On the road to Armageddon is split into three discernible sections. The first offers a survey of dispensationalism and its changing theological emphases (eg. the move from being apolitical to being members of the Moral Majority) as well as offering an survey of recent popularizations (Such as "The Late Great Planet Earth" and the "Left Behind" series. The second analyses the history of the role of Israel in dispensationalism's understanding of prophecy both pre and post 1948 (the (re?)founding of Israel) and their approach to Jewish proselytism and finally the third is an overview how the contemporary Israeli state and dispensationalists have actively promoted each other for their own ends.

Each section constitutes a comprehensive survey that is at times congratulatory as well as critical that is clearly written and hence accessible to those (like myself) who are novices in the subject area.

My only negative comments are firstly that it does not seem apparent that dispensationalism is synonymous with evangelicalism. I am certainly aware that this is not the case beyond the USA but also suspect this is true within it (the book hints at as much in the closing two chapters). It may seem like pedantry but I think this is the overriding non-Christian (and non-evangelical) media perception and Christian scholars perpetuate this then it is only harmful to how Christianity is portrayed.
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8 of 9 people found the following review helpful By Jason Carter on December 27, 2008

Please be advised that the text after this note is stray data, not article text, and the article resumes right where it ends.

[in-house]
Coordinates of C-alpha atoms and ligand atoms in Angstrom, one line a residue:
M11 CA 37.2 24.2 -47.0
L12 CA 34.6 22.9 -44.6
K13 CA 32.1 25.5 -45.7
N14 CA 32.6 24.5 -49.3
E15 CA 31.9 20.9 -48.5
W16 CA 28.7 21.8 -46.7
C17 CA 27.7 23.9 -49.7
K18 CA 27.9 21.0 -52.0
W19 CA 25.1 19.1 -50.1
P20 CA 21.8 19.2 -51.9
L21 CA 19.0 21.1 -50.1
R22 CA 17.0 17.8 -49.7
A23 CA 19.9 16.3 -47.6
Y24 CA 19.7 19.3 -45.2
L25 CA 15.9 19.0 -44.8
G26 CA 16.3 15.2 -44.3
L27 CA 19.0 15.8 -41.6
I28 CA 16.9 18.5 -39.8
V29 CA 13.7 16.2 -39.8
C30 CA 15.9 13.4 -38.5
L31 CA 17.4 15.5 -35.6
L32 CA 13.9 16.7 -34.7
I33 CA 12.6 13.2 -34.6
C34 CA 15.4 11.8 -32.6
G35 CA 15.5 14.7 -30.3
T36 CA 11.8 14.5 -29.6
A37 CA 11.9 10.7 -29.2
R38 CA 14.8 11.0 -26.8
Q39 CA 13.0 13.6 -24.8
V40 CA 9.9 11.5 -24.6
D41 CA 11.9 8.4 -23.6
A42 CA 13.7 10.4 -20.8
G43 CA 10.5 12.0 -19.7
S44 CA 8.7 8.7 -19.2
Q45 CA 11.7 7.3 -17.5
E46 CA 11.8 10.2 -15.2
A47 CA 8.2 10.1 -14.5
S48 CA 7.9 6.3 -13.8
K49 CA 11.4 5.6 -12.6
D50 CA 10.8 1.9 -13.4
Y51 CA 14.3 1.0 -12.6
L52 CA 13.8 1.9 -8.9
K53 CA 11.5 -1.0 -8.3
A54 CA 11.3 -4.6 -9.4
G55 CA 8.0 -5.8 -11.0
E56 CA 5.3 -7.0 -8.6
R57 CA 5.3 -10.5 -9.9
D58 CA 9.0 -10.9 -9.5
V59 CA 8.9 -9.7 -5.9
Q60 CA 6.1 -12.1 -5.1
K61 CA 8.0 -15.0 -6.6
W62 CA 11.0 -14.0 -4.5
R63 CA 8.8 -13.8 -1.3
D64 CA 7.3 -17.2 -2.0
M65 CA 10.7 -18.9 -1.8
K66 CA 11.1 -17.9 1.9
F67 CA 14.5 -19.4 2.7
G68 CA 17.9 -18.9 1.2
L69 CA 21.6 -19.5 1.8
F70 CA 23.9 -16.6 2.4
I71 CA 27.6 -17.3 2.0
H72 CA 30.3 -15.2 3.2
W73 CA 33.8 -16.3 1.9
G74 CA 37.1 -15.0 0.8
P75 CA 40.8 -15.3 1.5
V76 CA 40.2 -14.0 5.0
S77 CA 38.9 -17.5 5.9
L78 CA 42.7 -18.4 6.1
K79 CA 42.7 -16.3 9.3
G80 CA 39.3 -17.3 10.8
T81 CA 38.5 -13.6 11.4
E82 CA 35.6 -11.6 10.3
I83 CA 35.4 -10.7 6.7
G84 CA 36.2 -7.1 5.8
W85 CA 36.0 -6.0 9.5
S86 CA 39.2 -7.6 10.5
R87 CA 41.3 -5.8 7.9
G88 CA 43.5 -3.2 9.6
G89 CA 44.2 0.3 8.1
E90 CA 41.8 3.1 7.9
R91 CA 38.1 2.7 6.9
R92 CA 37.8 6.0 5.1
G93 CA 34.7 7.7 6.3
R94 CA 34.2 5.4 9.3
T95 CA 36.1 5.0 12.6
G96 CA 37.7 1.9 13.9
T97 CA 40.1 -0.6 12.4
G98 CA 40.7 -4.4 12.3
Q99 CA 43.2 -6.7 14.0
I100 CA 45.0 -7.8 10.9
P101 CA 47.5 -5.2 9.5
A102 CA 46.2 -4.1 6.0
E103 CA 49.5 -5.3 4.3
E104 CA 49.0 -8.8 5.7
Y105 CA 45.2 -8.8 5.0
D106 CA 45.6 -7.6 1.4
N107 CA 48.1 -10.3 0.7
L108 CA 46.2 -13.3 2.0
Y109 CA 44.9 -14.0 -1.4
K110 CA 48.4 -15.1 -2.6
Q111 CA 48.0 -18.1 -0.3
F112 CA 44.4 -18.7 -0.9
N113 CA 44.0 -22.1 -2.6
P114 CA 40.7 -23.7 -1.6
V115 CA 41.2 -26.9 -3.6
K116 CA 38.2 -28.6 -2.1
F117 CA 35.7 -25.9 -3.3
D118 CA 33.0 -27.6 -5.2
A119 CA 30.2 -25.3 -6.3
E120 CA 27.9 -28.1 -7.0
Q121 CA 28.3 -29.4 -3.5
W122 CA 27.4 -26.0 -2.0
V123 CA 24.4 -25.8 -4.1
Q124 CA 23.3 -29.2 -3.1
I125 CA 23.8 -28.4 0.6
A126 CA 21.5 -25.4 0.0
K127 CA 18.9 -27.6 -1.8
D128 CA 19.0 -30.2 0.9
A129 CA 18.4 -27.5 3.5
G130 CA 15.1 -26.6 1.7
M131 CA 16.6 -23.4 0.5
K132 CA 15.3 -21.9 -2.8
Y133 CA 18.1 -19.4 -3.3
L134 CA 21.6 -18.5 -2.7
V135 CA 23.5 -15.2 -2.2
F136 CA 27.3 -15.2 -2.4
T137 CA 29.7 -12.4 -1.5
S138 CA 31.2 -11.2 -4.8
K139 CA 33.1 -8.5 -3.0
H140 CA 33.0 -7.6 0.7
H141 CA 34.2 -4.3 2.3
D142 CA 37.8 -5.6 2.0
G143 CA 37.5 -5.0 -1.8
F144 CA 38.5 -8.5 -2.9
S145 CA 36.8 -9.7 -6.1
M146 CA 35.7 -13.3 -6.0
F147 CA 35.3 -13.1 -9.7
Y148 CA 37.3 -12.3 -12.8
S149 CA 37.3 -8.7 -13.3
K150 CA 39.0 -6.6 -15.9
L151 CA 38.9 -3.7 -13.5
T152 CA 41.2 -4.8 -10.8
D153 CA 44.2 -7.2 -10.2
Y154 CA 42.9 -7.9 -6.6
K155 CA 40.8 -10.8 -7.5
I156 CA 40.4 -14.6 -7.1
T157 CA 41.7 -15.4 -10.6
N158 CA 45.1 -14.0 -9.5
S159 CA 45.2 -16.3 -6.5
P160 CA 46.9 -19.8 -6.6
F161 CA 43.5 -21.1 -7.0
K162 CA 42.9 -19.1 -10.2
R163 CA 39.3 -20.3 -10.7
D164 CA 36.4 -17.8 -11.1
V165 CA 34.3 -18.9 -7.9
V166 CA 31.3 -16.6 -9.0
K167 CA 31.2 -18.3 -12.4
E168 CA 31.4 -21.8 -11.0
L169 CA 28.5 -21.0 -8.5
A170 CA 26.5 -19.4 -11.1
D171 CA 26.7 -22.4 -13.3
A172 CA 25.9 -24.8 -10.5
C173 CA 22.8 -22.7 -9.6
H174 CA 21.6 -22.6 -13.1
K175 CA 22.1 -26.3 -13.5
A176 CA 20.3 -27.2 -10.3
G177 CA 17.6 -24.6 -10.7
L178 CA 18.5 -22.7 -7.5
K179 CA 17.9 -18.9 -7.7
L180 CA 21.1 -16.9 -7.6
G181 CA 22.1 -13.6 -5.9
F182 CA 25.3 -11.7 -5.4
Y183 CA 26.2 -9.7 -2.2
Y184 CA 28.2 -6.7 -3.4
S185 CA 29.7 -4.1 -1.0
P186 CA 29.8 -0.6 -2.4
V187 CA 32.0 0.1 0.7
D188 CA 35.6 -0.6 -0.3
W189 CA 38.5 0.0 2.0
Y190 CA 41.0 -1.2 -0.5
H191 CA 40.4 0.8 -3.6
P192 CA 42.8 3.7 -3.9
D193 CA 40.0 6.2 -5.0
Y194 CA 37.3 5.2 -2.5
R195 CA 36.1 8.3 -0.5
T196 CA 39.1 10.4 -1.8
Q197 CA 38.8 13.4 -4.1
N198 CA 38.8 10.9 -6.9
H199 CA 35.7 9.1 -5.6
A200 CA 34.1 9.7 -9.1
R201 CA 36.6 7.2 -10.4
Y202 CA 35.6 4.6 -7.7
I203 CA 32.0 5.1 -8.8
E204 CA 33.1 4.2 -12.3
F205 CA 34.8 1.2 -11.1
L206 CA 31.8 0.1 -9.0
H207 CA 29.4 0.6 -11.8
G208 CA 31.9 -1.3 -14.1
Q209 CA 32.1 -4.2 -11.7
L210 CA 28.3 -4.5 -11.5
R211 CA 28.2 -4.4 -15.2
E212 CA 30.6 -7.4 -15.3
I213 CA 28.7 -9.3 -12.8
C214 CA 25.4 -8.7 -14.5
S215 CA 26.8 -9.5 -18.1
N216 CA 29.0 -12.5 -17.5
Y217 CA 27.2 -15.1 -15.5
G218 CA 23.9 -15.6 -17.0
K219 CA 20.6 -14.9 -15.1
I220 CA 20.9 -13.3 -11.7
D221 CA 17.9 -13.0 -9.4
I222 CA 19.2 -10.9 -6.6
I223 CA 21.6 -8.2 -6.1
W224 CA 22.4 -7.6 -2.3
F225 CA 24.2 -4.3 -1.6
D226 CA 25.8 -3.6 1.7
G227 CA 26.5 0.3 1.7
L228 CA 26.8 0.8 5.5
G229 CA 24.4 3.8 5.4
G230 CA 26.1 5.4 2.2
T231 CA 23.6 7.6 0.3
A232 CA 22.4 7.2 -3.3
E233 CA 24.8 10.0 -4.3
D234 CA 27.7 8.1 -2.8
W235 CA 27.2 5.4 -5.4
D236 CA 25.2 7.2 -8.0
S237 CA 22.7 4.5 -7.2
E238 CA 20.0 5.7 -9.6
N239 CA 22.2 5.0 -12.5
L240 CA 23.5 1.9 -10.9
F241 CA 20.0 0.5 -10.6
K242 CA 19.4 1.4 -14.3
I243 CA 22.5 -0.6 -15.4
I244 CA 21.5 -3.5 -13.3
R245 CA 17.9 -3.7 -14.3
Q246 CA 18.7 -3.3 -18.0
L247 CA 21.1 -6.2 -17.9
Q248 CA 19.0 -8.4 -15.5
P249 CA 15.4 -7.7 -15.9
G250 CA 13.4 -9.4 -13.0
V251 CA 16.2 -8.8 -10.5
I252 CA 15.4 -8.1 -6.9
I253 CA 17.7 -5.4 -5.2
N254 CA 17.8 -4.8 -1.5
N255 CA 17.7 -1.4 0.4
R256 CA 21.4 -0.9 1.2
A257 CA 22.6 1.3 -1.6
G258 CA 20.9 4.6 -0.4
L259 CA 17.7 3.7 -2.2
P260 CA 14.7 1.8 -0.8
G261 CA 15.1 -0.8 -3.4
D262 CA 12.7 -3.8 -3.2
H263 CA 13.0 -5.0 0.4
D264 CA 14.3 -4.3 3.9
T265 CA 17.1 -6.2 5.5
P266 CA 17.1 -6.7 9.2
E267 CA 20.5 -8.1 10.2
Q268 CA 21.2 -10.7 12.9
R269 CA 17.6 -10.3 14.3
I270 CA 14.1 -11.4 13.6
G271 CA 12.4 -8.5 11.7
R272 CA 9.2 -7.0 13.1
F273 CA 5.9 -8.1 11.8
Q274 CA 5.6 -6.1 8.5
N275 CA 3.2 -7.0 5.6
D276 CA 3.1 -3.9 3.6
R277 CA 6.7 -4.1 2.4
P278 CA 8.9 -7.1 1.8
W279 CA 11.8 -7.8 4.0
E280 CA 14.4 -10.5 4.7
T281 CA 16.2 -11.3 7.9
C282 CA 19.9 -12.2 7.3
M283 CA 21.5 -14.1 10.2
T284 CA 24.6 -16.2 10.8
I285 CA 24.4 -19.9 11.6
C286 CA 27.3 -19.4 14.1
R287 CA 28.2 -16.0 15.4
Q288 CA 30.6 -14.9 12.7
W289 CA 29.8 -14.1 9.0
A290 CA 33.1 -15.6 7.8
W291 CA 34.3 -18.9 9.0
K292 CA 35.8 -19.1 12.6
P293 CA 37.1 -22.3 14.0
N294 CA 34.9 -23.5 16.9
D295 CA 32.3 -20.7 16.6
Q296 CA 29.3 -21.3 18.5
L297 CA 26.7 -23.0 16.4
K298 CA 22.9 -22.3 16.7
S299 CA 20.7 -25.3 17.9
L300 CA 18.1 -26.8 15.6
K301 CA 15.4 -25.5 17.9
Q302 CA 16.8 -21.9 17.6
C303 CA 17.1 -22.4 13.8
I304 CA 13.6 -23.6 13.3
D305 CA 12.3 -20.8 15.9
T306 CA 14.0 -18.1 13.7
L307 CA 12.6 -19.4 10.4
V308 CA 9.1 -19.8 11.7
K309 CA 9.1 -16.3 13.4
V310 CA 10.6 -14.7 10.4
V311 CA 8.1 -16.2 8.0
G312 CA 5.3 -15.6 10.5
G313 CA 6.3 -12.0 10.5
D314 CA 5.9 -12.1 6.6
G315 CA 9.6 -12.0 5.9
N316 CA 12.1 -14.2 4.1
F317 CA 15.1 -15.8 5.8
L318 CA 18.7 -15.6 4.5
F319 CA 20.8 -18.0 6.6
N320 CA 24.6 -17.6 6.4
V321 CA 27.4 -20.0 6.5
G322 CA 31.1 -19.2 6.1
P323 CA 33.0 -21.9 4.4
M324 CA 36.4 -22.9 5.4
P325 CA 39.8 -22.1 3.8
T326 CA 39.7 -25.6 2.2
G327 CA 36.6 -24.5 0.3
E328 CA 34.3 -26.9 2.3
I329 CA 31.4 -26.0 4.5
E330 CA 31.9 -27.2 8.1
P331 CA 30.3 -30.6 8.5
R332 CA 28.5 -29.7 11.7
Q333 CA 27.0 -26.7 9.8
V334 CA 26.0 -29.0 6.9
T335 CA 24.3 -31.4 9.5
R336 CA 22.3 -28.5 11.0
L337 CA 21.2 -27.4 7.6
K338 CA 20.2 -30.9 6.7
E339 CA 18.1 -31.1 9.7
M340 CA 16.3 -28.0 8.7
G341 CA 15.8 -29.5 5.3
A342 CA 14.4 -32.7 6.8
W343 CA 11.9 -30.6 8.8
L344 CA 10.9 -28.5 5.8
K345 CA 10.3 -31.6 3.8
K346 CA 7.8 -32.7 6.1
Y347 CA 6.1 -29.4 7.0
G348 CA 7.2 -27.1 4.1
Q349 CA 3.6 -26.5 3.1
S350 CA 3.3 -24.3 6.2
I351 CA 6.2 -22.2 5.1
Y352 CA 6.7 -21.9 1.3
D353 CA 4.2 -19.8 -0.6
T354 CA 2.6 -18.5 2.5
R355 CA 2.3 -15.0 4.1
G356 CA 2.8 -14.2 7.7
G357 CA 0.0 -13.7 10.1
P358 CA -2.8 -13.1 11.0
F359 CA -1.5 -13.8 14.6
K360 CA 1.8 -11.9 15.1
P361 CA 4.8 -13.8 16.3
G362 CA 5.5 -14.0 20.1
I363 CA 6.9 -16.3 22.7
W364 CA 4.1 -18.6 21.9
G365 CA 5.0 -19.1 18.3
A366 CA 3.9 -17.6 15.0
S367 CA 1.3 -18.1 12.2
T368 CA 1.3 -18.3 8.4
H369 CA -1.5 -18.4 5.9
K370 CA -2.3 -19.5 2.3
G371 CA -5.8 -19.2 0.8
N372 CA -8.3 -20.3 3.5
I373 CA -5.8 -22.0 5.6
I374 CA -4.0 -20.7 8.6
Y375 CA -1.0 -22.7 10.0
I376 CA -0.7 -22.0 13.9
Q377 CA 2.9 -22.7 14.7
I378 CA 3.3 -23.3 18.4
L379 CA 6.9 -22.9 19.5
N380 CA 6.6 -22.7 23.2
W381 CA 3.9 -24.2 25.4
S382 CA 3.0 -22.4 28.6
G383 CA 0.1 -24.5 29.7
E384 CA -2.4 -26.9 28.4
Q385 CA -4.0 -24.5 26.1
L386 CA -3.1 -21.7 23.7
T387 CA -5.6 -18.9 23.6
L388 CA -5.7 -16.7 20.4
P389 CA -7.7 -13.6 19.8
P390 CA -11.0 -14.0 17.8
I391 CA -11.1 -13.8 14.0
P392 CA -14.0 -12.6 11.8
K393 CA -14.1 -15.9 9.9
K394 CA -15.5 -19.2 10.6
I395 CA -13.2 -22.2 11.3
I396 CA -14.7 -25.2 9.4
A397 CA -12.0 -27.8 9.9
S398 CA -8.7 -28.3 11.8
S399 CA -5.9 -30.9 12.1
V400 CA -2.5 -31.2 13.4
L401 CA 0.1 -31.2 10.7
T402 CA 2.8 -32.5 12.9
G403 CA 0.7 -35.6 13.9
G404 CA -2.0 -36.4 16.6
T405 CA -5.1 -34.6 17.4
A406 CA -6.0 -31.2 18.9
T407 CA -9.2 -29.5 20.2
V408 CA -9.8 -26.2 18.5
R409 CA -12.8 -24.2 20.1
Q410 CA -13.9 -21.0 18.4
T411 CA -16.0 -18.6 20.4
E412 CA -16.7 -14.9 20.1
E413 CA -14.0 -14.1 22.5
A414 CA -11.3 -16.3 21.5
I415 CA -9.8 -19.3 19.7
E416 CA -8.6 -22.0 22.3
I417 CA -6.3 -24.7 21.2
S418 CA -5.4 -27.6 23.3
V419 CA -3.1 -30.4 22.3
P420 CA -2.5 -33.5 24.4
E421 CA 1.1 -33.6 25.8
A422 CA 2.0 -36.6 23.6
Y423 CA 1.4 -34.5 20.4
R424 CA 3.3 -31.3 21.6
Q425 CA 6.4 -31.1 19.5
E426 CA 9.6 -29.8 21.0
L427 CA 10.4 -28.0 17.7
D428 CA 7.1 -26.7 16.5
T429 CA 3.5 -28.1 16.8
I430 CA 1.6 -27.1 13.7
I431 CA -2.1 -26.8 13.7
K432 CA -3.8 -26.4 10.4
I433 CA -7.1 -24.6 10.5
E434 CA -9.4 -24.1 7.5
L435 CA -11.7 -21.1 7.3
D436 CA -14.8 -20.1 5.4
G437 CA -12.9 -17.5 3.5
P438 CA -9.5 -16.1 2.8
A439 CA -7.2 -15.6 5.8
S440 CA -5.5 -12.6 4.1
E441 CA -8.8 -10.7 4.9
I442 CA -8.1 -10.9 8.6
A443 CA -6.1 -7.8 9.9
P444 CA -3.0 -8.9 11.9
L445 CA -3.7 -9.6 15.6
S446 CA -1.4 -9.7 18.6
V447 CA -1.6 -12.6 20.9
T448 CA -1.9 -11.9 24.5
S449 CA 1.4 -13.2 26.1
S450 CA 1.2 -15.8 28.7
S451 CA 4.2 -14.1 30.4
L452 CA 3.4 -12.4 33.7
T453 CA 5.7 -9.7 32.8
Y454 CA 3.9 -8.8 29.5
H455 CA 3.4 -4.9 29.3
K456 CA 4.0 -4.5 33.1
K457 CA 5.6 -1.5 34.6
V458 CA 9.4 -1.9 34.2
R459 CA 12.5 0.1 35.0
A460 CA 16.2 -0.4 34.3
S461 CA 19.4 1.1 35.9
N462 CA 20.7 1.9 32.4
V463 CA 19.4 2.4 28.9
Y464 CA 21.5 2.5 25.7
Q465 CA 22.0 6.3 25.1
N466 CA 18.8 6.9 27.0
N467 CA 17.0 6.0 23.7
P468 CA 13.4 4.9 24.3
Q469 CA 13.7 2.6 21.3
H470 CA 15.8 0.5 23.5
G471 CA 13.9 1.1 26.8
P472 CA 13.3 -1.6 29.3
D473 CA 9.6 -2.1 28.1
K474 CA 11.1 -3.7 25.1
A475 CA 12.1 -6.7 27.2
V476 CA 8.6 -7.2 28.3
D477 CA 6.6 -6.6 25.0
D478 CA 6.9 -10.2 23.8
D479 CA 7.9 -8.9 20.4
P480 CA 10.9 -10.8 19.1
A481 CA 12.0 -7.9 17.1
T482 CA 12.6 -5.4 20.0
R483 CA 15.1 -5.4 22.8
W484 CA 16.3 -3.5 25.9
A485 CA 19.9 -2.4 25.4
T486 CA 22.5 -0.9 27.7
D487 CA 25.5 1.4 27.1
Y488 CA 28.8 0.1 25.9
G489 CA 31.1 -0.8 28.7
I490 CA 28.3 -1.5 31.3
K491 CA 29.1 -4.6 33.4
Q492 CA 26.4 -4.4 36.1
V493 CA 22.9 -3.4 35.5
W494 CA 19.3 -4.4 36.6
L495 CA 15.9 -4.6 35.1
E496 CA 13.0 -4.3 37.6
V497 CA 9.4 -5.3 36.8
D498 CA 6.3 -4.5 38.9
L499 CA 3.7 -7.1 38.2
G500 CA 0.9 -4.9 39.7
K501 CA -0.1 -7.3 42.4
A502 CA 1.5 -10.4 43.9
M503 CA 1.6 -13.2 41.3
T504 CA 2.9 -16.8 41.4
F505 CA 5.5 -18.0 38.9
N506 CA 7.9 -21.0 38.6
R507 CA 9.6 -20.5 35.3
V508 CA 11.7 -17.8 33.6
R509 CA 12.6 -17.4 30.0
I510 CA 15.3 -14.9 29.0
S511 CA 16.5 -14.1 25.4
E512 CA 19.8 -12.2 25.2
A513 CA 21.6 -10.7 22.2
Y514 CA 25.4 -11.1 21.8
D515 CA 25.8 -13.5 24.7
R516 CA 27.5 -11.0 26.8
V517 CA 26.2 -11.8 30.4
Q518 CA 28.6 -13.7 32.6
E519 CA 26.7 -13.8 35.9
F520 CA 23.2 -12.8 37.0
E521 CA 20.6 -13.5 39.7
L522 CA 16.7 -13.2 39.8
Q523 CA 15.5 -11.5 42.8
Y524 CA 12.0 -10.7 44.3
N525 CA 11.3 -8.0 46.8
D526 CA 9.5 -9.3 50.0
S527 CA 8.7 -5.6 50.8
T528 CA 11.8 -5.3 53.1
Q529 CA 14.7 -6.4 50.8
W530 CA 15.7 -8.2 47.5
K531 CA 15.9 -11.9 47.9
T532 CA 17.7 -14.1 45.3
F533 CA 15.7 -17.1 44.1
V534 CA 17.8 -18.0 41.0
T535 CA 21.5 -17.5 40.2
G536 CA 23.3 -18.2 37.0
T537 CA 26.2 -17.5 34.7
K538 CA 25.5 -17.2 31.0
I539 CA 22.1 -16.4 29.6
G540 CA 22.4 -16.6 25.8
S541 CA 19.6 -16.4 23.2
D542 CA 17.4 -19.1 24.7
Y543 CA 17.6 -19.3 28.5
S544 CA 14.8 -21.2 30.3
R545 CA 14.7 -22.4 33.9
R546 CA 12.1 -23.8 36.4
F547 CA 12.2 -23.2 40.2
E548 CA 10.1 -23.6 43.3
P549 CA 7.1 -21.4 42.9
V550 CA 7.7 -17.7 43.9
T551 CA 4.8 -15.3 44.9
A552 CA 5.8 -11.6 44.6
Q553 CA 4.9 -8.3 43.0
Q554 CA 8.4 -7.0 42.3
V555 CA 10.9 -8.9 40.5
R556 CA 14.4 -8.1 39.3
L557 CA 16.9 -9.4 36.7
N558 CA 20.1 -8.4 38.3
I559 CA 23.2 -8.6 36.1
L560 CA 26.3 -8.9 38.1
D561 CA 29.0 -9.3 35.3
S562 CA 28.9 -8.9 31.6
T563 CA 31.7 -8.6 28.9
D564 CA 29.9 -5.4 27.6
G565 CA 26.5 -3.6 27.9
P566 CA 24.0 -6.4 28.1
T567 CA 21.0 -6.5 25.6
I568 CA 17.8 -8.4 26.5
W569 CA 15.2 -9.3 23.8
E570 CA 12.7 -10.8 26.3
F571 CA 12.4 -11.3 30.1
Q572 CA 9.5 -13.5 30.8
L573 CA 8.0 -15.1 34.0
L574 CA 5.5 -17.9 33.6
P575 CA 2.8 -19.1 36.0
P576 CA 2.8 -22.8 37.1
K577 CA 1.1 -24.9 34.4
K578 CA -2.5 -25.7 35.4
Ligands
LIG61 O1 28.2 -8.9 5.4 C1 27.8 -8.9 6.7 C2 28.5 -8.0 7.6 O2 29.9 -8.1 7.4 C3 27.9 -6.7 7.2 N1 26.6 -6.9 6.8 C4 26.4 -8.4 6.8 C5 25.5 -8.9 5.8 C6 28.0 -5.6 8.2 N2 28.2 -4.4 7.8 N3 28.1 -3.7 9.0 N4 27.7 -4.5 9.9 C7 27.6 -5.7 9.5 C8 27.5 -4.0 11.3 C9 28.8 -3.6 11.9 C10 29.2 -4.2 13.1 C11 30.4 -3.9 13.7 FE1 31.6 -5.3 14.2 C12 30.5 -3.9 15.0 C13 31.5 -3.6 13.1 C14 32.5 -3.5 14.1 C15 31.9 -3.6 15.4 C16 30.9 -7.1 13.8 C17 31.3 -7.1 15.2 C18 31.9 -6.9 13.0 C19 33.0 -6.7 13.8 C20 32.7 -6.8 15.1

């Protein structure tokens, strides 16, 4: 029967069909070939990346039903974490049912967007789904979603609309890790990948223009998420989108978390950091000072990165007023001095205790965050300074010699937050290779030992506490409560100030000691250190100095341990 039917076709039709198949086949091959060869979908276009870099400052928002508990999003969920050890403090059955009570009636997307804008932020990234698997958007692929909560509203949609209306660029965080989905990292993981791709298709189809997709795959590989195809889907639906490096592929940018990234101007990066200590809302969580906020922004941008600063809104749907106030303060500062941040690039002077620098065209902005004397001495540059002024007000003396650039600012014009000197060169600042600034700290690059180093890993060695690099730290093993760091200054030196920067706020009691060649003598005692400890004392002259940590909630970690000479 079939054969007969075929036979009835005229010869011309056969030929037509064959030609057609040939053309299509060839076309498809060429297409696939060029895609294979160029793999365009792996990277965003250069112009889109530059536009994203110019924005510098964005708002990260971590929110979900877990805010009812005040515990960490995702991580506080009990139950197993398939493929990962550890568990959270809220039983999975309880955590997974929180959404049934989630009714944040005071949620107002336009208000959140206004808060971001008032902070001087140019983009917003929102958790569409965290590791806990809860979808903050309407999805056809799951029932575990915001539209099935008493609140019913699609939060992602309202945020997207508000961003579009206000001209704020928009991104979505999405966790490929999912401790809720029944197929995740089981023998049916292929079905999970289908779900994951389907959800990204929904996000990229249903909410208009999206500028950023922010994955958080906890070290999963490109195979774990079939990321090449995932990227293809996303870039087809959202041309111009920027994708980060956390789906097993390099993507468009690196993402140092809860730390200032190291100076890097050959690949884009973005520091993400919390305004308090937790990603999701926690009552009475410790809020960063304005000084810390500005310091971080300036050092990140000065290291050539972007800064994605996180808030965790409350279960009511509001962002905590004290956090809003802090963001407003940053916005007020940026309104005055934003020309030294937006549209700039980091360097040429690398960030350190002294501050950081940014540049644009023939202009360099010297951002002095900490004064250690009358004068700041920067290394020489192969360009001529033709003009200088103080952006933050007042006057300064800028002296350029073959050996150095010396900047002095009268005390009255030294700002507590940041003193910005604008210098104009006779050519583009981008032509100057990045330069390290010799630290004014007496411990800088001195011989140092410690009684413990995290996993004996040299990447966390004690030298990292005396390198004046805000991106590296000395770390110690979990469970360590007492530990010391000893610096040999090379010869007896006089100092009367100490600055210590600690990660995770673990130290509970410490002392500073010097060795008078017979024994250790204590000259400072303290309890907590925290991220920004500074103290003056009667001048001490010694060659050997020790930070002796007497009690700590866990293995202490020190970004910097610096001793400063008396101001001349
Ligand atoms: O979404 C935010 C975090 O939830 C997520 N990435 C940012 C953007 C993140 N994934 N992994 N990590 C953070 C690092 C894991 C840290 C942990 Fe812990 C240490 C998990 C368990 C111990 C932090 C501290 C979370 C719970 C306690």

Format: Hardcover
Perhaps one of the single most devastating errors pervading evangelical Christianity is its love affair with Israel. It is so deeply engrained into the evangelical psyche that rational discourse on the issue is often impossible (note the reviewer who concluded the author must be questioning his own faith).

This love affair springs from an aberrant eschatological system known as dispensationalism. This interpretation of the Bible's end times scenario is vogue in 21st century America but was unknown to Christendom for over 1800 years. It is a significant departure from historical, orthodox Christianity (I write this as an evangelical Christian myself, for those who may question my insider credentials). Never mind that its proponents have engaged in the kind of time tabling and newspaper theology that Jesus Himself forbids (e.g., despite Hal Lindsey's repeated discredited predictions, he still commands a respected following within evangelicalism...). Saddam is dead now so he must not be the anti-Christ. Maybe its Ahmadinejad???!!!

Wake up, Christendom. Return to a historically and biblically sound eschatology. Begin by reading this book to help uncover the predicament in which dispensationalism has landed us.
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1 of 1 people found the following review helpful By R. Jarvis on June 25, 2012
Format: Kindle Edition Verified Purchase
This is a well-written and nicely researched overview of how Evangelicalism became so tied to the cause of Israel beginning in the 1950s after the founding of the modern Jewish state. The roots of this tie go back to the 1800s and the beginnings of dispensationalist theology and came to full flower beginning in the 1950s during the Cold War. The somewhat odd marriage of American fundamentalist evangelicals and the hawkish elements in Israeli society is mapped out with care to note the paradoxical nature of this marriage of convenience that sometimes requires one side to ignore the end goal of the other side that will require the destruction of the modern Jewish state as a fulfillment of prophecy. It's a fascinating read and a good one for anyone trying to get a handle on the relationship between American evangelicals and Israel.